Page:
Reestablishing Jorge Vargas as Art Collector and Wartime Mayor

Two new exhibits at the Metropolitan Museum of Manila focus on two distinct aspects of a complex figure who lived in a complex time

by Emil Hofileña

The cultural distance between a work of art and us as viewers does not have to grow further with the passage of time. Smart, purposeful curation and continued academic study can keep these artworks within our spheres of relevance for decades. And as art continually switches hands, we can choose to view these changes in ownership not as interruptions but as new phases in the art’s history.


Over at the Metropolitan Museum of Manila (MET), two new exhibitions present a selection of art, memorabilia, stamps, coins, and books from the Jorge Vargas Collection of the University of the Philippines (UP) Diliman, in collaboration with Bangko Sentral ng Pilipinas. The exhibits, entitled Fascination with Filipiniana: The Vargas Museum Collection and In the Wake of War and the Modern: Manila, 1941 to 1961 remind us of the many roles Jorge Bartolome Vargas played in helping shape our culture and history. Vargas had a myriad of interests and responsibilities in his life, but the featured selections draw our focus to his life as an art collector, and his position as Mayor of Manila during the Japanese occupation.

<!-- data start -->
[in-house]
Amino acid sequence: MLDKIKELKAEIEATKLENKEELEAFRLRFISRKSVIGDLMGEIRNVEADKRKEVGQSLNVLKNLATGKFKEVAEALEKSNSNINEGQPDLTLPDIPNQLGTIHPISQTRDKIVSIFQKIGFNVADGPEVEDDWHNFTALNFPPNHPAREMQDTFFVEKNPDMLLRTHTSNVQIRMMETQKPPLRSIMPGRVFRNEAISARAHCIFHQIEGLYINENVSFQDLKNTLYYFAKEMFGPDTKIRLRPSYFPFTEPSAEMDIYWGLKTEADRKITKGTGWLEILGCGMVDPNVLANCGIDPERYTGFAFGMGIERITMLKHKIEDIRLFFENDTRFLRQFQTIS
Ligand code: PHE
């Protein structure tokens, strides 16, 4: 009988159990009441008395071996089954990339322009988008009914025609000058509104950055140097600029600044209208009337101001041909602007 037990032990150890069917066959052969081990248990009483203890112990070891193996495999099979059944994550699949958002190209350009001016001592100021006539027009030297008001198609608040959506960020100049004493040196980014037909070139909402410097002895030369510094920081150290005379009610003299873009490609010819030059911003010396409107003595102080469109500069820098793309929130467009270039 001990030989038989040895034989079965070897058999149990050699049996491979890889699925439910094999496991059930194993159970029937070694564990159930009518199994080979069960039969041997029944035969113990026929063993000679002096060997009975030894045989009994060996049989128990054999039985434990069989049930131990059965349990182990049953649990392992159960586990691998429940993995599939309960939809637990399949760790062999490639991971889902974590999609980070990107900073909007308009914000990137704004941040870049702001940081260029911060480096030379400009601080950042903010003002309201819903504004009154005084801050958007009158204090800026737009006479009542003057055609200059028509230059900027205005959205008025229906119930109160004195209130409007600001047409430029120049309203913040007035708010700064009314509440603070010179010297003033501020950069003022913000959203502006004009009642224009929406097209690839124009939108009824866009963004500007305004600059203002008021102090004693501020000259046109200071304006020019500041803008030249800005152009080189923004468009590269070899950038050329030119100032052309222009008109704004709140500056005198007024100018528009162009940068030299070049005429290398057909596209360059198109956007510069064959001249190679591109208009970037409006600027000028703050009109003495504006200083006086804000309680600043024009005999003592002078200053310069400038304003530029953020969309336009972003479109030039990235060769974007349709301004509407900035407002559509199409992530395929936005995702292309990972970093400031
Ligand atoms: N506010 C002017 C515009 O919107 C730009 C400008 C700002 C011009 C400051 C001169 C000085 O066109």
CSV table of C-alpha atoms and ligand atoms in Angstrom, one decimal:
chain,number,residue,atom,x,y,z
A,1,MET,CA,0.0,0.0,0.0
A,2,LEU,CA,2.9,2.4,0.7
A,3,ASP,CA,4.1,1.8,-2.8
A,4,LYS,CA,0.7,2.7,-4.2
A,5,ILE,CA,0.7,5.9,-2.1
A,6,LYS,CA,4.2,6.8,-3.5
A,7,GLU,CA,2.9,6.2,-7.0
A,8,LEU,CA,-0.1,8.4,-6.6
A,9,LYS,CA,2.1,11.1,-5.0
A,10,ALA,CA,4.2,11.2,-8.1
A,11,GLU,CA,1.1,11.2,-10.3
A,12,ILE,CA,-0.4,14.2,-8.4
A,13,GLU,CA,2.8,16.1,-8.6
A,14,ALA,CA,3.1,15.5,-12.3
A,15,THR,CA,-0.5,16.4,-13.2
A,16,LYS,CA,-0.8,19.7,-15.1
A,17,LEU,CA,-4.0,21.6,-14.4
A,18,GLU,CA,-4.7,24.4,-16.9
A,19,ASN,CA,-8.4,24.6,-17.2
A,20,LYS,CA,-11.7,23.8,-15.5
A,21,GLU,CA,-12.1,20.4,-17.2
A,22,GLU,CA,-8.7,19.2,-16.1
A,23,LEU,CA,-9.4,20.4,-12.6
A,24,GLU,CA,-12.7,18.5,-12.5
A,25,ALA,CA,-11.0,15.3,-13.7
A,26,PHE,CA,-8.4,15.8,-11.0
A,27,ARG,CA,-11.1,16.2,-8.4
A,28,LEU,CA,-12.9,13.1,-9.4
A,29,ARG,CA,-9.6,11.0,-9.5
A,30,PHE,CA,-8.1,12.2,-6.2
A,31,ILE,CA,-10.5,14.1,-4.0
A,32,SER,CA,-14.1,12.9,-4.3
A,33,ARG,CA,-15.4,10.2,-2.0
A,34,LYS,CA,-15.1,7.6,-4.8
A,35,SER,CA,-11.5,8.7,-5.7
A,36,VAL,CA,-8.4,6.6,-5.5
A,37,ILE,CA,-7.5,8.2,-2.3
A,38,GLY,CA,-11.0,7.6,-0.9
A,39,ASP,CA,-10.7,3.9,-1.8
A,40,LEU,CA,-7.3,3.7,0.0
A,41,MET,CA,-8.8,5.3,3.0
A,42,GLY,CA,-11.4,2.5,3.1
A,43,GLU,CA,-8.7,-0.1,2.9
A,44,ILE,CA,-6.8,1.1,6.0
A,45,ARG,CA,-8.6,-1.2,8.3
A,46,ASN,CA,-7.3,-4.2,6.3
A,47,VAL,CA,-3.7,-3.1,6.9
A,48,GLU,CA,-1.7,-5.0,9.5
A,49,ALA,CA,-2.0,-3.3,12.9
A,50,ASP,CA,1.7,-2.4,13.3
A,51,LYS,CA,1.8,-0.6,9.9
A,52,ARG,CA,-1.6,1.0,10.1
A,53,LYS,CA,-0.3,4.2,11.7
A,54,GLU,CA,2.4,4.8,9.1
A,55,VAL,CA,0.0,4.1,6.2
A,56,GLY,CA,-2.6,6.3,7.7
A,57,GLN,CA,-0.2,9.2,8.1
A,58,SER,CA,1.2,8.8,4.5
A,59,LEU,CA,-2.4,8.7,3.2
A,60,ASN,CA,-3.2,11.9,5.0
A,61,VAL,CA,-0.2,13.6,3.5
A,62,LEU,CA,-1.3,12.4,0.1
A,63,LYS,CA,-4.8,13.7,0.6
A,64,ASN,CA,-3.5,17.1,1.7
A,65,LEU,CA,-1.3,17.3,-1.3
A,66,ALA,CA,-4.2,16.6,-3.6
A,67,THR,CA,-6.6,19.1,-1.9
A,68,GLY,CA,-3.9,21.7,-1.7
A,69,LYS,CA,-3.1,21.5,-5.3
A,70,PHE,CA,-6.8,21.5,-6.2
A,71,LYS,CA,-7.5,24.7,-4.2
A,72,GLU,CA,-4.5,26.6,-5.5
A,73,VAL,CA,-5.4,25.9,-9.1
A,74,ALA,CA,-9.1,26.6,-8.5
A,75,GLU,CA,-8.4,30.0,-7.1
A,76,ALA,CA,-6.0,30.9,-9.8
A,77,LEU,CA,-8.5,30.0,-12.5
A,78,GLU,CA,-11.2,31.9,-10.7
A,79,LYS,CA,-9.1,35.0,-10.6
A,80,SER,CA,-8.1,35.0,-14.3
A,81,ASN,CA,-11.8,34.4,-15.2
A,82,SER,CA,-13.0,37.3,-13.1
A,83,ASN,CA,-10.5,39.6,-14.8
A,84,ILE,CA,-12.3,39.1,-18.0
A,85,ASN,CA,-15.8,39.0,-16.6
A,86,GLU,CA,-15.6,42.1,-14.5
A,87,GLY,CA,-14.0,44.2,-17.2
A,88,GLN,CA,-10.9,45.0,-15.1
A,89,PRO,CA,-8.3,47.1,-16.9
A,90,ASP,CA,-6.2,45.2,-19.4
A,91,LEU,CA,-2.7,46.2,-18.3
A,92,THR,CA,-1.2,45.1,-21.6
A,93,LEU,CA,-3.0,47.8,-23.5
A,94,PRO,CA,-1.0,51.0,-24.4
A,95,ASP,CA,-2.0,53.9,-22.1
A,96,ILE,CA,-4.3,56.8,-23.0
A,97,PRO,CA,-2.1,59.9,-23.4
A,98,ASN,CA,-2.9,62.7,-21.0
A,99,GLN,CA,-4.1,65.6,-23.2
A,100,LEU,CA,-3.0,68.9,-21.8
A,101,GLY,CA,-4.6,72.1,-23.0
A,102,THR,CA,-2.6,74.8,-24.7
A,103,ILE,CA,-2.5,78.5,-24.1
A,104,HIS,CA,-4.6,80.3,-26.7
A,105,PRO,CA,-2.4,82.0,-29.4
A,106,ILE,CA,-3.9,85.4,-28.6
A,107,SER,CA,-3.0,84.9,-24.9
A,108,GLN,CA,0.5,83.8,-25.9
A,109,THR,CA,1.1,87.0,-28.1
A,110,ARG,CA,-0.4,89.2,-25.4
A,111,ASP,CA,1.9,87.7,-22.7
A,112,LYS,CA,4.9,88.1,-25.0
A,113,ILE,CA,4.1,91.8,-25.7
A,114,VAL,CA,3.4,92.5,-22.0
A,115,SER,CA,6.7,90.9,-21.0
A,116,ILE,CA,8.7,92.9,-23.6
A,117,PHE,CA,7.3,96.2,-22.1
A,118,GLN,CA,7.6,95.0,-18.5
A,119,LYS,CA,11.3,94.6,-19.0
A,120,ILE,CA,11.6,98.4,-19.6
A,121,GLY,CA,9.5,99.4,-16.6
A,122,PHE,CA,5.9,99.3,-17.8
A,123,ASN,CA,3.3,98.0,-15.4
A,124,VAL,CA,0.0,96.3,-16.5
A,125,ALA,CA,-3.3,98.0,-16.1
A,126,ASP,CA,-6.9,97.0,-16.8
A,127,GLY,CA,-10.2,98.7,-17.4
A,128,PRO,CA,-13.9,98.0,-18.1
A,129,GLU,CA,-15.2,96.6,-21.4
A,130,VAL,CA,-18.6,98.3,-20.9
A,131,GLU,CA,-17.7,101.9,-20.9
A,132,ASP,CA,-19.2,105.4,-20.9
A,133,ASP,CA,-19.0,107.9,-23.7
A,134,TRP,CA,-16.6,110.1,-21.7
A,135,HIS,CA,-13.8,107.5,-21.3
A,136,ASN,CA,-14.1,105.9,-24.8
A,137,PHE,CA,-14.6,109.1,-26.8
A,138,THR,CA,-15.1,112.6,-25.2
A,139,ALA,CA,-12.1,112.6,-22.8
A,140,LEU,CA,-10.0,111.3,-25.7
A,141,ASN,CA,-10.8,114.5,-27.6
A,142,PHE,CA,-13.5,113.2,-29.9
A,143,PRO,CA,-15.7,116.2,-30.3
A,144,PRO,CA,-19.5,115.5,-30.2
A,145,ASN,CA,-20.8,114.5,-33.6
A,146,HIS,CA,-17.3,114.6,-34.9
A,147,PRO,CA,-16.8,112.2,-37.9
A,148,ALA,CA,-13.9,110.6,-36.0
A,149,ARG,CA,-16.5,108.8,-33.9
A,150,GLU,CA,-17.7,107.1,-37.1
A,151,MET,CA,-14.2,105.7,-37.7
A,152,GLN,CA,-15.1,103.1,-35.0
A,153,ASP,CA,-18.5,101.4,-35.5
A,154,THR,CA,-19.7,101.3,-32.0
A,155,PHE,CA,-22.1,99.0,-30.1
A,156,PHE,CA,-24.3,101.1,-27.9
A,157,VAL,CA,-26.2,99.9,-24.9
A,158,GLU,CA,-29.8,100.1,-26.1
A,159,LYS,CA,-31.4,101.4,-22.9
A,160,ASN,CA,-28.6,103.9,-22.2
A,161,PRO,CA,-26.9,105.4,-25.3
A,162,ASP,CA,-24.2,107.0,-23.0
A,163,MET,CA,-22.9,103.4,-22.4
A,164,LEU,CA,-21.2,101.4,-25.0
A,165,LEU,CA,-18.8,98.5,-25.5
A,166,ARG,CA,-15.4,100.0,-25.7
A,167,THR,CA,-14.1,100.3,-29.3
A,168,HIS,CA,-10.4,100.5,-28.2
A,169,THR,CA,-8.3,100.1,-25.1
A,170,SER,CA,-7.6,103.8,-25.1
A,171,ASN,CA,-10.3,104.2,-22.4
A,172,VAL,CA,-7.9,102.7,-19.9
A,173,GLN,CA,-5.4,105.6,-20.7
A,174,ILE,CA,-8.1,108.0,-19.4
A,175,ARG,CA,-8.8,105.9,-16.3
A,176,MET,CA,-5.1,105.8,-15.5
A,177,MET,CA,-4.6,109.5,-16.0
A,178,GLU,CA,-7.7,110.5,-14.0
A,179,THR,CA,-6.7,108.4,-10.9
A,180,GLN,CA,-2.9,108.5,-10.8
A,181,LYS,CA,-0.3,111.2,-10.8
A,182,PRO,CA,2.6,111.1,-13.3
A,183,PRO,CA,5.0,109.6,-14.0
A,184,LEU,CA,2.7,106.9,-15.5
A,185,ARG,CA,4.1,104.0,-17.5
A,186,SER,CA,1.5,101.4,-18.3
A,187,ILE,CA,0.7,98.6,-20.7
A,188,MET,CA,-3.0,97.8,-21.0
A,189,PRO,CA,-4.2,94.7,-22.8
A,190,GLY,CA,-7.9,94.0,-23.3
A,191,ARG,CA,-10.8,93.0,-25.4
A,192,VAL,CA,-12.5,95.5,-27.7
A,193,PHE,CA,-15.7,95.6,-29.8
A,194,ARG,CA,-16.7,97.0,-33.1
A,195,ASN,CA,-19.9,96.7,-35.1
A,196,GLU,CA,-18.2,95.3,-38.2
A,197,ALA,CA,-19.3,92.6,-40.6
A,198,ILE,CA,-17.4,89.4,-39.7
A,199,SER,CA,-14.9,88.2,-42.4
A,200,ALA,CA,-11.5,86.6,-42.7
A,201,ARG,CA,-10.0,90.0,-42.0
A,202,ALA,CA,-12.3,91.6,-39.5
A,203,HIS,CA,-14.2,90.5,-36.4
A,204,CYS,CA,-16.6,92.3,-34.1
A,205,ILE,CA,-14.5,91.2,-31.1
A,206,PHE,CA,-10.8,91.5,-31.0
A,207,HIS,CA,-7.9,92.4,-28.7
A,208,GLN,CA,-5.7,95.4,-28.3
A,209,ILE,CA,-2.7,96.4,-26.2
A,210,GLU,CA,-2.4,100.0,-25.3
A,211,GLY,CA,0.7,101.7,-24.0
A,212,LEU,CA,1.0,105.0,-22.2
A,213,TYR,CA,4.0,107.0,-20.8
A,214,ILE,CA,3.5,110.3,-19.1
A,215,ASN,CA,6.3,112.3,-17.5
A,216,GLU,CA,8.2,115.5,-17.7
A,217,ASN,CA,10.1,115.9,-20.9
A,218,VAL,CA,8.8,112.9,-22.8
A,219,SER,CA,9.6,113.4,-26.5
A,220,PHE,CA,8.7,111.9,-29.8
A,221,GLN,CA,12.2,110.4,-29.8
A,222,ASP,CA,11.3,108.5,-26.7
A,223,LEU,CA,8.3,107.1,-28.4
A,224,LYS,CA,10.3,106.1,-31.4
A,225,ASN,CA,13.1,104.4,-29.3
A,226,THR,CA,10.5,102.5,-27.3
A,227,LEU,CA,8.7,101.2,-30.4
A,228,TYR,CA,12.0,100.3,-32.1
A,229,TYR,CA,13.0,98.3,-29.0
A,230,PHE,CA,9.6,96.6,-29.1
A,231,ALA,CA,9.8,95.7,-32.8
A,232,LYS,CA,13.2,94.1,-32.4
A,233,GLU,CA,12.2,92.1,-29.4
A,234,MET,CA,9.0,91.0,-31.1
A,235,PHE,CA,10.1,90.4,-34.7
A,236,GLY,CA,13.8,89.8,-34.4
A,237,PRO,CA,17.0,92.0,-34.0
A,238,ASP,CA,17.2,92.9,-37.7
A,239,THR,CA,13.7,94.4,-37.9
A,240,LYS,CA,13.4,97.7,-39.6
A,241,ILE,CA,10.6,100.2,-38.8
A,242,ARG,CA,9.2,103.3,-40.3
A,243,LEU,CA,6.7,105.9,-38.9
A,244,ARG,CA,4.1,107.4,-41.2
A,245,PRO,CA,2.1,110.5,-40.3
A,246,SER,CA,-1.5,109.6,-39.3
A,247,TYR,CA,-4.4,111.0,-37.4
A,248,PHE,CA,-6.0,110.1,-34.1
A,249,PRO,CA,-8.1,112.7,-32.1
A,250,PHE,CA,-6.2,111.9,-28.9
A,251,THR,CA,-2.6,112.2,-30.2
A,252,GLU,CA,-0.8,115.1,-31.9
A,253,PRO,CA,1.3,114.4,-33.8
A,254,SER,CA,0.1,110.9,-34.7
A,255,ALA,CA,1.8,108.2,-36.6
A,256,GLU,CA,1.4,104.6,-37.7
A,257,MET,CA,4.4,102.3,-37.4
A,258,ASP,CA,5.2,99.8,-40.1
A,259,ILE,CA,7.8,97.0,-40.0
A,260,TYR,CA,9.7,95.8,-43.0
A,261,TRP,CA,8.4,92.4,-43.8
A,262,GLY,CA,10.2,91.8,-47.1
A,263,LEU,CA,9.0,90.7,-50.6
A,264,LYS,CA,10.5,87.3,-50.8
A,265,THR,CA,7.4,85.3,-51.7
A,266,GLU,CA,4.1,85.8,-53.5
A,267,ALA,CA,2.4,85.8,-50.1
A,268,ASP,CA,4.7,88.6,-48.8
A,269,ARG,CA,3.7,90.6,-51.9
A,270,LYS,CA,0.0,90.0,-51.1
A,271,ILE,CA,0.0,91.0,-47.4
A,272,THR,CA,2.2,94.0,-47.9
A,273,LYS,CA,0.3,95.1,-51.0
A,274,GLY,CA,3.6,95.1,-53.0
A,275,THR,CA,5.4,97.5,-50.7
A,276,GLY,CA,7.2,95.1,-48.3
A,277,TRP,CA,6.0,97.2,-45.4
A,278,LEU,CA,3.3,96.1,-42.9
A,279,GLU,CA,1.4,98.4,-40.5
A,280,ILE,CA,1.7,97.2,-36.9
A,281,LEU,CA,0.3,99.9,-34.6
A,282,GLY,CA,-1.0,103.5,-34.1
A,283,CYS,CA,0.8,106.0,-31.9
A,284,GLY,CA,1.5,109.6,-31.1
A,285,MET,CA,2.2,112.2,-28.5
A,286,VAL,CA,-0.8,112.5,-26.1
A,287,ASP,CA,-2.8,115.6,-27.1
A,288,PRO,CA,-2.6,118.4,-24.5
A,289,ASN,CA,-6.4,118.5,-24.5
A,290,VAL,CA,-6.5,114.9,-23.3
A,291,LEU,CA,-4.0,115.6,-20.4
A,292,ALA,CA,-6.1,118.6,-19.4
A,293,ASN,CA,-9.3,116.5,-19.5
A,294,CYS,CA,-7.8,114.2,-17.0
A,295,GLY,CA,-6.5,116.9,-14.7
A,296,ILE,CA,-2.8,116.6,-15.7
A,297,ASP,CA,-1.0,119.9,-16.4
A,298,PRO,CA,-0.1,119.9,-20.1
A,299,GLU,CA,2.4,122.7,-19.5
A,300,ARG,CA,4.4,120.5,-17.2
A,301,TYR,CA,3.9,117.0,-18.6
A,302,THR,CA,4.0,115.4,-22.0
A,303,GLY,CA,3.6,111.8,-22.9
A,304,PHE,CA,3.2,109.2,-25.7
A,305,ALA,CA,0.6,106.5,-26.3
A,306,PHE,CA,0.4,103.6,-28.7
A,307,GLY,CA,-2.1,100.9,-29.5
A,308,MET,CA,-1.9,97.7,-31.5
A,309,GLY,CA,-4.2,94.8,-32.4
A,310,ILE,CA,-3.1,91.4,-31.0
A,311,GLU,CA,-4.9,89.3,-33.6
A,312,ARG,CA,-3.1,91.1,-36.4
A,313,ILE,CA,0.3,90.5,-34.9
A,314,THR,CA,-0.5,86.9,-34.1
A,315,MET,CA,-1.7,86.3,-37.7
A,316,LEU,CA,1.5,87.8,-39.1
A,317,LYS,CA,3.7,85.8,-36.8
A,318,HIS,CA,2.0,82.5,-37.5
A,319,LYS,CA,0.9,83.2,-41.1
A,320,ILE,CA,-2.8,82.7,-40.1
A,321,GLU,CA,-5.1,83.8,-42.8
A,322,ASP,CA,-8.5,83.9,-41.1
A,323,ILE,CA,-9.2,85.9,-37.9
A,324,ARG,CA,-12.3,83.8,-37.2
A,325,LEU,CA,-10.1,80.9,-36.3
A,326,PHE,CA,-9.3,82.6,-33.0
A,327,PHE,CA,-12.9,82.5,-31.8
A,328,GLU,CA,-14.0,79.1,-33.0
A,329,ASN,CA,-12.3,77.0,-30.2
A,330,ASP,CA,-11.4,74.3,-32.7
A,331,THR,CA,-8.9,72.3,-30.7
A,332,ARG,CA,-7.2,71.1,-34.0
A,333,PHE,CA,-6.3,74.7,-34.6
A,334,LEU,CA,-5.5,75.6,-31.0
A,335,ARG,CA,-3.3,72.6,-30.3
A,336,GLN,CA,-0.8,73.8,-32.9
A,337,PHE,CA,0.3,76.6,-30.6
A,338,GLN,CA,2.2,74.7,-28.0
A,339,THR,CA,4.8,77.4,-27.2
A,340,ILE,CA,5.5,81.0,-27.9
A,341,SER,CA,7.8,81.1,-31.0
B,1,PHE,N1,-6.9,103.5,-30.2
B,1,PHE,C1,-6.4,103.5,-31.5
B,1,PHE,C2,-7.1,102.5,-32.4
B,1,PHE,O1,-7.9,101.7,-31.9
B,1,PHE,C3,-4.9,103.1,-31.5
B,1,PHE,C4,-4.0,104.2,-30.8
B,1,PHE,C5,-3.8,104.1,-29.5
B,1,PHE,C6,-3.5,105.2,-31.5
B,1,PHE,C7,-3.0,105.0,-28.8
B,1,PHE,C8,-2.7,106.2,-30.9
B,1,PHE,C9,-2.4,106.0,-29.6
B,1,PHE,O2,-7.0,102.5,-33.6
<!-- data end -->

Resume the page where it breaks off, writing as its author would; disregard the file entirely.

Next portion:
Even those familiar with Vargas might find interesting new angles here, given all the curators involved throughout history. The artists created their pieces, Vargas collected them and donated them to UP, and UP has allowed the MET to make their own selections. There is a lot to take in in these exhibits, from paintings of the tragic effects of war to some oddly whimsical portraits of the Boy Scouts of the Philippines, of which Vargas was a founding member. It’s clear that the MET leaves Vargas up to interpretation, and sets the stage for some interesting points of contention—in particular, the movement from 19th-century realism to the modernist movement of the 1920s, and the question of whether or not Vargas was a patriot or a renegade for collaborating with the Japanese colonialists. All of it forms an intersection between war and the hope of a new nation—and the man in the middle.


Fascination with Filipiniana and In the Wake of War and the Modern are on display at the Metropolitan Museum of Manila until July 21.